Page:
Again, at the margin, the Chancellor has to be made aware of any proposed change in the appointment and any decision to appoint someone else to the Monetary Policy Committee, rather than continuing with an existing member. If the Chancellor knows that that change is to be considered by the committee and the new appointment scrutinised, it may give him pause from standing down an independent-minded committee member.

As we have looked at the arguments for what seems to us a sensible and relatively modest change, which would enhance the credibility of this committee, we have tried to understand the reticence of the Government to agree to it. There seems to be an increasing tide of opinion in Parliament that confirmation hearings of various kinds are the way to proceed. It is interesting to note that not only do we now have the Treasury Select Committee proposing, in effect, confirmation hearings here, but as the Liaison Committee reported last year in another place, a number of committees are now doing this informally. The Defence Committee, for example, effectively has confirmation hearings for the Chief of Defence Procurement. There are also a number of other cases where Select Committees in the other House see this as being a sensible use of their authority and influence. This is an area of activity which will gain--and is gaining--support.

We have therefore looked to see what major arguments in principle the Government have adduced for not agreeing to that change at this stage. In another place, the Minister explained that the Government had an open mind, but that the issue needed more thought; that it should not be bolted on to the Bill. I always grimace at the idea of something needing more thought, particularly when it is not exactly a difficult or complicated issue. To say that the matter needs consideration is often, in my experience, a substitute for real thought. That does not, by itself, constitute a good reason for delay.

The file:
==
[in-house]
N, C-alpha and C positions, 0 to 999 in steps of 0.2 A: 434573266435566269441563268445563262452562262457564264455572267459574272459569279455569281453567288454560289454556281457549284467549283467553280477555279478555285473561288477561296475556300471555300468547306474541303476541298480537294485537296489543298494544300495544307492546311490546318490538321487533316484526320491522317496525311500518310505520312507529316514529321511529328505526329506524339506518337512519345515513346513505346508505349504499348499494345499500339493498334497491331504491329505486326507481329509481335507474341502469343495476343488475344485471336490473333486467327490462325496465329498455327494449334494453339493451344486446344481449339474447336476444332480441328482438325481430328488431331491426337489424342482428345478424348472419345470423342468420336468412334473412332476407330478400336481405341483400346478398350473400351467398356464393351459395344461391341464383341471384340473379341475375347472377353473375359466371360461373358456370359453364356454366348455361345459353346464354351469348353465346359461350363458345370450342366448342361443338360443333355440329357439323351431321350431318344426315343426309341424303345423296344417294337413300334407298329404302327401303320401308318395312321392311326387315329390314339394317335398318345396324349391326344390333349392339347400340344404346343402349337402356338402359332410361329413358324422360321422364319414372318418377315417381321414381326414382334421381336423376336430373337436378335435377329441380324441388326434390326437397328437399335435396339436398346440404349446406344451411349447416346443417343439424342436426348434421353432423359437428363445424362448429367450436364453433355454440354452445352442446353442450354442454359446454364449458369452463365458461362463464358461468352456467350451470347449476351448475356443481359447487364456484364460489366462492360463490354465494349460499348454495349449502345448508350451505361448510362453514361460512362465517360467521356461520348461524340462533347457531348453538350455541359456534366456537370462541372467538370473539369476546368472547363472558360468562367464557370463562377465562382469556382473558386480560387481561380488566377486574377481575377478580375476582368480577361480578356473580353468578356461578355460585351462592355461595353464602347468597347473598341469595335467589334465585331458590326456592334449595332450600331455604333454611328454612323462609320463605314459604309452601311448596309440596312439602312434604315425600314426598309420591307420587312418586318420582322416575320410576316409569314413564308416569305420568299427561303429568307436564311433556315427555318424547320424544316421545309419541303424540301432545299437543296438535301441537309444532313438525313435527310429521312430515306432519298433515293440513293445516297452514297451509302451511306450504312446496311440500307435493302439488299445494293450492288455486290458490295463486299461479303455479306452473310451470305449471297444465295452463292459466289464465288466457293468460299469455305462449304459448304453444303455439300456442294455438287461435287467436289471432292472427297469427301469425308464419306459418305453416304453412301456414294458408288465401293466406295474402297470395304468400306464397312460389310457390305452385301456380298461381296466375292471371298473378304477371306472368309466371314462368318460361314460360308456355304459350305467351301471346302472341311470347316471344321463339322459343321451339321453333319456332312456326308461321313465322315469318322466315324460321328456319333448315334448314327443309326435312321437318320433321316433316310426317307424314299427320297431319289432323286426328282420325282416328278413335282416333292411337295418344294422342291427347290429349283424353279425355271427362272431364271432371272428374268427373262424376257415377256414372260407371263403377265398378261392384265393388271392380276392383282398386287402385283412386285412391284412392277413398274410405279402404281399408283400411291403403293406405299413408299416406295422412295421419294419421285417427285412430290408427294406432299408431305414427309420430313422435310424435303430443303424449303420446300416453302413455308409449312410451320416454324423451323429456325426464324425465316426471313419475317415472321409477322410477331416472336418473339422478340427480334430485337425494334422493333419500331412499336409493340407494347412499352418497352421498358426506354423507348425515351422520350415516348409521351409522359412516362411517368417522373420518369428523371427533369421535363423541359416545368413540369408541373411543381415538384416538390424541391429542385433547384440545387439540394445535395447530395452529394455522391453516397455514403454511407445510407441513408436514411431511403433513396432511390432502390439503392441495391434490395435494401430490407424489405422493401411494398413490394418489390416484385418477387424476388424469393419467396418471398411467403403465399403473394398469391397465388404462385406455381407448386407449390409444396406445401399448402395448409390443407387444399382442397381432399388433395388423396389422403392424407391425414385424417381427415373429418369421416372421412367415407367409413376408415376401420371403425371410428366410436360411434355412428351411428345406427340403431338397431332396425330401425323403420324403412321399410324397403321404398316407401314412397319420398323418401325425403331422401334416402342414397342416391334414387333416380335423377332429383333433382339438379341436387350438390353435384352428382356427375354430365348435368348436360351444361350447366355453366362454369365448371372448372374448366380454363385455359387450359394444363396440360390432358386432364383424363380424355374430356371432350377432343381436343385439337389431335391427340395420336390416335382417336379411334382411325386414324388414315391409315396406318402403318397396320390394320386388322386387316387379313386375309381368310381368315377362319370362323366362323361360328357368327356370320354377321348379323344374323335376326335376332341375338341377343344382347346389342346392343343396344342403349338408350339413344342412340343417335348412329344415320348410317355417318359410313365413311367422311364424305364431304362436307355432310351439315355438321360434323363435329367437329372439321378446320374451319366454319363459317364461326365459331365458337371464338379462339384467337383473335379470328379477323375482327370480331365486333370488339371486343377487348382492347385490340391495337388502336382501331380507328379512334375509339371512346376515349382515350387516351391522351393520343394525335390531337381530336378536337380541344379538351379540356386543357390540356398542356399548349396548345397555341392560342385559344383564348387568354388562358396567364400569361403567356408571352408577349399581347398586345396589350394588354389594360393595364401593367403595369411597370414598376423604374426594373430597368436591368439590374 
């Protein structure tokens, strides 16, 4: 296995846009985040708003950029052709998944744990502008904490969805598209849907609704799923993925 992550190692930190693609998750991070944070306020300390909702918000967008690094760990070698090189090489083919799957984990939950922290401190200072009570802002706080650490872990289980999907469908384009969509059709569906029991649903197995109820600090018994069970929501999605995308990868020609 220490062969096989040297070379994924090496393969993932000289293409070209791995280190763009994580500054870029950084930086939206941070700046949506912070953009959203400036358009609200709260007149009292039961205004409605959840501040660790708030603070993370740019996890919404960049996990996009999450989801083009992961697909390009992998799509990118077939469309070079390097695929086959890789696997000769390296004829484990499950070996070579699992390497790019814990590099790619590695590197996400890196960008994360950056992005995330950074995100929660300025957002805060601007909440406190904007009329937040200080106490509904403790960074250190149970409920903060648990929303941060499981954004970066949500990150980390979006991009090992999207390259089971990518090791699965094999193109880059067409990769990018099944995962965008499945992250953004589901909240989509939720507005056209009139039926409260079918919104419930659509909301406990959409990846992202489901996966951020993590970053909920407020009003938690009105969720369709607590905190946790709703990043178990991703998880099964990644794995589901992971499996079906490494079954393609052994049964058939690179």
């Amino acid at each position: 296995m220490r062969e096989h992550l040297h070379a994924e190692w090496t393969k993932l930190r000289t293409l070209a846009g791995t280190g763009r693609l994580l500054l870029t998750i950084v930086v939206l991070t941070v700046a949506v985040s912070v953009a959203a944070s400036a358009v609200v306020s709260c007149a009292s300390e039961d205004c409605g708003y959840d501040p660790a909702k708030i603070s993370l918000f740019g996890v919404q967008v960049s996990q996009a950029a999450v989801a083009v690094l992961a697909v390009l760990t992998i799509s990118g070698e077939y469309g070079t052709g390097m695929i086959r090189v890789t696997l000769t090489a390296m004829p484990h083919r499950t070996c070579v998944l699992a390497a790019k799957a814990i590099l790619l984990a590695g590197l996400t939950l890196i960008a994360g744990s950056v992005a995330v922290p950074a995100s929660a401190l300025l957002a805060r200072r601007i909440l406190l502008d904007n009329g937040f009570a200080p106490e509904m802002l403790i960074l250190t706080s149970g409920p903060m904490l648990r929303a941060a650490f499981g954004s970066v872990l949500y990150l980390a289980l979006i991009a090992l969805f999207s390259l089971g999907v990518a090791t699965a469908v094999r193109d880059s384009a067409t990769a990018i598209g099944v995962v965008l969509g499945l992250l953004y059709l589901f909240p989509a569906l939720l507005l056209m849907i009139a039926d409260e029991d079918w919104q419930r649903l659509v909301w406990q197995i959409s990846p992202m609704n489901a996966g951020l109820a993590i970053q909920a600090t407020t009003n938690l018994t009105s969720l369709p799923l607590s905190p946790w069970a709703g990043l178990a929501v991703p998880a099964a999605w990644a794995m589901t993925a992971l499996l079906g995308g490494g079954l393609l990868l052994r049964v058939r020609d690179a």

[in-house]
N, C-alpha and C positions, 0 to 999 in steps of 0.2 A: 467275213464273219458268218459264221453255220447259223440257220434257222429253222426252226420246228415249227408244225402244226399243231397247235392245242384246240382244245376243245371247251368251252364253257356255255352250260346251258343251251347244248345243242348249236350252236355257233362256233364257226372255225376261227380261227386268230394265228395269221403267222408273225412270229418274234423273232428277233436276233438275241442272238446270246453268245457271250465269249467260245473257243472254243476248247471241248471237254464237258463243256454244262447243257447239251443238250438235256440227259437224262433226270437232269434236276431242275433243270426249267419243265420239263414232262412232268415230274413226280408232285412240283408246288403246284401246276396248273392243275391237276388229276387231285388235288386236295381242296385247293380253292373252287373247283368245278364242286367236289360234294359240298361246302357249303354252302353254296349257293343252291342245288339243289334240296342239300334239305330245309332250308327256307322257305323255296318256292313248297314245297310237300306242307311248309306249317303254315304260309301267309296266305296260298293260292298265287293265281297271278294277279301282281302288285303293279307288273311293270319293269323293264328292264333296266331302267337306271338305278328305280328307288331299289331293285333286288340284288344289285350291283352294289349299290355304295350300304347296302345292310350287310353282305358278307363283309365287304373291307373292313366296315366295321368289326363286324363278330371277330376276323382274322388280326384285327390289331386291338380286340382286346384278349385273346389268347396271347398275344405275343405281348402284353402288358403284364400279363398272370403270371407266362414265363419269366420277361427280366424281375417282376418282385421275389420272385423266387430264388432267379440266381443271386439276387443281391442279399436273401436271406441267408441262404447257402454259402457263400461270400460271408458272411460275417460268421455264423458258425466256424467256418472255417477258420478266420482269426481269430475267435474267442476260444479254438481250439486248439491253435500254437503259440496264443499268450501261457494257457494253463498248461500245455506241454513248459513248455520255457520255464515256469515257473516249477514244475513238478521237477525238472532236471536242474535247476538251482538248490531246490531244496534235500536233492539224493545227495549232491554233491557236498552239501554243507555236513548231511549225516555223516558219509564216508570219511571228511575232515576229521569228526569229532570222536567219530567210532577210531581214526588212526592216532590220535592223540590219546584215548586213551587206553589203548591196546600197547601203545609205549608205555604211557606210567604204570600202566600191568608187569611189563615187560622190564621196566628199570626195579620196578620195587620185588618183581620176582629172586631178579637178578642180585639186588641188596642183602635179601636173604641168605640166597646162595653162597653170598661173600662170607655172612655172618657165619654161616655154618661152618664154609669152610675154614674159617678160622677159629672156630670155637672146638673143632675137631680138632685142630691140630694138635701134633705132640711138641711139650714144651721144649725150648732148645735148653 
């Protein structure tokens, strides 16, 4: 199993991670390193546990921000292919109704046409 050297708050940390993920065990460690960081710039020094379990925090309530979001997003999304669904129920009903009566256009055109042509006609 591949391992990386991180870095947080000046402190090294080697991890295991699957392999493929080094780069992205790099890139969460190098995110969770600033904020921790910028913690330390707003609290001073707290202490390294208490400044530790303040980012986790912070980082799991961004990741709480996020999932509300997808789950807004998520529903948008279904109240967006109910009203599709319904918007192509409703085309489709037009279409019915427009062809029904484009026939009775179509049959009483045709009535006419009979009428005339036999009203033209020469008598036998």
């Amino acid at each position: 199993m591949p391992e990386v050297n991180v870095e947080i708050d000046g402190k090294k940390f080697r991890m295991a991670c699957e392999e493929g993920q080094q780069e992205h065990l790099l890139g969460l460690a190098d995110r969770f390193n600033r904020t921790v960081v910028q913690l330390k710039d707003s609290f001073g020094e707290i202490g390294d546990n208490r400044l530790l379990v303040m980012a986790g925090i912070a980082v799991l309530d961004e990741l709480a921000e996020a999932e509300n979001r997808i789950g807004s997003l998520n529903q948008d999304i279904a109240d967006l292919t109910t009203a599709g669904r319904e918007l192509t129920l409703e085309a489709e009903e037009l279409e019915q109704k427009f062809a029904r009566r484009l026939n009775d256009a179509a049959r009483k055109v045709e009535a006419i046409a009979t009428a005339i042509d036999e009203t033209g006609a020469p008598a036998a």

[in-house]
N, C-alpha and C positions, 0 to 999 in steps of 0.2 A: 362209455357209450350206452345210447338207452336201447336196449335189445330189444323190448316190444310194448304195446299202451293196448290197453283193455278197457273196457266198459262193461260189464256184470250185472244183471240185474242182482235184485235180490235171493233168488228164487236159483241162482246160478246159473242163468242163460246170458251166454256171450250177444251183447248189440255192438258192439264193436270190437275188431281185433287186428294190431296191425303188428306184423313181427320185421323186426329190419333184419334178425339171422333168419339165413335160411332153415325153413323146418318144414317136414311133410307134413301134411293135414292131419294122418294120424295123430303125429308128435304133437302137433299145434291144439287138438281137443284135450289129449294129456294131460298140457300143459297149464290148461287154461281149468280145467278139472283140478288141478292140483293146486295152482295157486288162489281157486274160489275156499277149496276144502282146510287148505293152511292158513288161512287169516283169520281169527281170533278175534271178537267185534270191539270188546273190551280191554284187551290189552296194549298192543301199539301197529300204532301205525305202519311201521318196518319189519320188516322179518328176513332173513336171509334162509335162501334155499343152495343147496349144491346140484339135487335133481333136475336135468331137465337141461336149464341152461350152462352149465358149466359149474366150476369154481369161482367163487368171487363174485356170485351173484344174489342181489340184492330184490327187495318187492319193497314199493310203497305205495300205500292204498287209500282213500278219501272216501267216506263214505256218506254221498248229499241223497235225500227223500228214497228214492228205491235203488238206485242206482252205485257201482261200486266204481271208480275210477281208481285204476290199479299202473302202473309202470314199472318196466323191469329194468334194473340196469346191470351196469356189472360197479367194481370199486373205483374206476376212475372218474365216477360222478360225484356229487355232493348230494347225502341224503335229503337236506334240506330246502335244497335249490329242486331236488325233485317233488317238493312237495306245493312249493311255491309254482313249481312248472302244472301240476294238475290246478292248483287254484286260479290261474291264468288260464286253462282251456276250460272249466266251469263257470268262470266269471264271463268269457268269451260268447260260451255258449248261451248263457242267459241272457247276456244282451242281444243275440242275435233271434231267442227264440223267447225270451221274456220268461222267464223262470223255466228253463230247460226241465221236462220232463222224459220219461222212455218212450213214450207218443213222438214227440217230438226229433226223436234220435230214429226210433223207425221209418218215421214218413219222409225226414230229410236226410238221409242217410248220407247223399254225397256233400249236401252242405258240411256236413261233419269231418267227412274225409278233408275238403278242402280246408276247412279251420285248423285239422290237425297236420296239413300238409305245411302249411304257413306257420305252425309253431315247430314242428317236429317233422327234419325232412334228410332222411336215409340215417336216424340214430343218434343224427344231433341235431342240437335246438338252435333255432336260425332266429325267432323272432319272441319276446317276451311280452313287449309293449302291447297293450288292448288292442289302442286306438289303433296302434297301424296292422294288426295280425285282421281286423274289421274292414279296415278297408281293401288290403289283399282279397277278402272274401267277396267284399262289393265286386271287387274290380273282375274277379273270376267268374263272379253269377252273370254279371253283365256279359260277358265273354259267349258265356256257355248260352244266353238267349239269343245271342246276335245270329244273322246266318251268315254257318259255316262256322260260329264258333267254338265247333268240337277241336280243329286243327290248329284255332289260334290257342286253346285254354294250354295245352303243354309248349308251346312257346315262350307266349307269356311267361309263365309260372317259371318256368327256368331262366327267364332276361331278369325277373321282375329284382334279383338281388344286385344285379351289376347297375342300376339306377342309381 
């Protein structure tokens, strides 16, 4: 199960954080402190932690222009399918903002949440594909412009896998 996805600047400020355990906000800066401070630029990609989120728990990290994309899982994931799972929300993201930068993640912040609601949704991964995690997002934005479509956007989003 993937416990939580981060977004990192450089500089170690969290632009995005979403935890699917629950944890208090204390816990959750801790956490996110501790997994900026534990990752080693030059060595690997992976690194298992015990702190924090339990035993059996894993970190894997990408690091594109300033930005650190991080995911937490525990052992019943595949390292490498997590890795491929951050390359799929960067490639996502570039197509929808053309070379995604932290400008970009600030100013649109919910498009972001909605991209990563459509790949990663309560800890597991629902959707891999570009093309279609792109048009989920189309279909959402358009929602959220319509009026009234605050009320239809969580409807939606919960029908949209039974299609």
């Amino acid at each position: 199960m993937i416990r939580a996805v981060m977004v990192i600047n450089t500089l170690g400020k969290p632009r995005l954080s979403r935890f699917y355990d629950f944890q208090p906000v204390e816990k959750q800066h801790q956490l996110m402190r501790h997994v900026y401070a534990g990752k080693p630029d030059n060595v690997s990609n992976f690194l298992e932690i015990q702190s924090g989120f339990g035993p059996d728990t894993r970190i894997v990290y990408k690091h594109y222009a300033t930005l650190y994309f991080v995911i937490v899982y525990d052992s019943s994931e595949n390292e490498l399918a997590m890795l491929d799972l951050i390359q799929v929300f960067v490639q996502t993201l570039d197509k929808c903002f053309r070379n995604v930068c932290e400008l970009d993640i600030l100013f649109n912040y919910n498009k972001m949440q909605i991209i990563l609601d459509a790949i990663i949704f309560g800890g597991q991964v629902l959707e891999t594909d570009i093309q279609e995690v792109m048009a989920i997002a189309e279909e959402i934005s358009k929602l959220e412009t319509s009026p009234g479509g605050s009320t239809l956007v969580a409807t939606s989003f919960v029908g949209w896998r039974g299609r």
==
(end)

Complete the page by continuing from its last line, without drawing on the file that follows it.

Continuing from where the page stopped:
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There is an argument that these poor characters might be questioned across too wide a range of their experience. Indeed, they might be asked about their private life--the John Maynard Keynes question, as it became known in another place. The Treasury Select Committee has already dealt with that point adequately by producing its report on confirmation hearings. That sets out exactly how it would constrain the areas of questioning, so that one was looking at the technical competence of the people, rather than their private lives, or their stances on monetary policy. To the extent that there was an argument about questioning, it has been answered.

It has been argued also that the confirmation hearings would give members of the committee the opportunity to get at the government of the day. Perish the thought that Select Committees should get at the government of the day, but I thought that was their purpose: to make the government of the day, and their nominees, justify themselves! I do not believe that is an adequate explanation.